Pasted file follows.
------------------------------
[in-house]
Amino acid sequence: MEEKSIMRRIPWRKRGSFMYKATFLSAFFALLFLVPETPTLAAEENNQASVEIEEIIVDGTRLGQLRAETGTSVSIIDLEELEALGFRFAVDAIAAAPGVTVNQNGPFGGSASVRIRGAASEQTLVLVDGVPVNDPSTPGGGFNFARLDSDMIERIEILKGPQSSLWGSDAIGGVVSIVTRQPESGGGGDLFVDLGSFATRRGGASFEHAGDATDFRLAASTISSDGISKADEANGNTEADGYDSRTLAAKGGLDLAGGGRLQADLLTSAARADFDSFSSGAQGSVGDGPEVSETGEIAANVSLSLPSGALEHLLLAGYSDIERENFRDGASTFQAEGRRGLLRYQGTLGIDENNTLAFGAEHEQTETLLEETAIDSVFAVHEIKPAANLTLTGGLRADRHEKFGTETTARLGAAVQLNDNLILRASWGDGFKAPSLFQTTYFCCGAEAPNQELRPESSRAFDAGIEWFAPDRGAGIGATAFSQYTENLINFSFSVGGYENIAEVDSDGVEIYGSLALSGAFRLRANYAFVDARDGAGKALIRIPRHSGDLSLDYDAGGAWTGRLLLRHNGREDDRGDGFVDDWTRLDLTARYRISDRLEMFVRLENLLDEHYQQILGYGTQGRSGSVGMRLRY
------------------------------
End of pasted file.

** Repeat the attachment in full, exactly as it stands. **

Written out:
[in-house]
Amino acid sequence: MEEKSIMRRIPWRKRGSFMYKATFLSAFFALLFLVPETPTLAAEENNQASVEIEEIIVDGTRLGQLRAETGTSVSIIDLEELEALGFRFAVDAIAAAPGVTVNQNGPFGGSASVRIRGAASEQTLVLVDGVPVNDPSTPGGGFNFARLDSDMIERIEILKGPQSSLWGSDAIGGVVSIVTRQPESGGGGDLFVDLGSFATRRGGASFEHAGDATDFRLAASTISSDGISKADEANGNTEADGYDSRTLAAKGGLDLAGGGRLQADLLTSAARADFDSFSSGAQGSVGDGPEVSETGEIAANVSLSLPSGALEHLLLAGYSDIERENFRDGASTFQAEGRRGLLRYQGTLGIDENNTLAFGAEHEQTETLLEETAIDSVFAVHEIKPAANLTLTGGLRADRHEKFGTETTARLGAAVQLNDNLILRASWGDGFKAPSLFQTTYFCCGAEAPNQELRPESSRAFDAGIEWFAPDRGAGIGATAFSQYTENLINFSFSVGGYENIAEVDSDGVEIYGSLALSGAFRLRANYAFVDARDGAGKALIRIPRHSGDLSLDYDAGGAWTGRLLLRHNGREDDRGDGFVDDWTRLDLTARYRISDRLEMFVRLENLLDEHYQQILGYGTQGRSGSVGMRLRY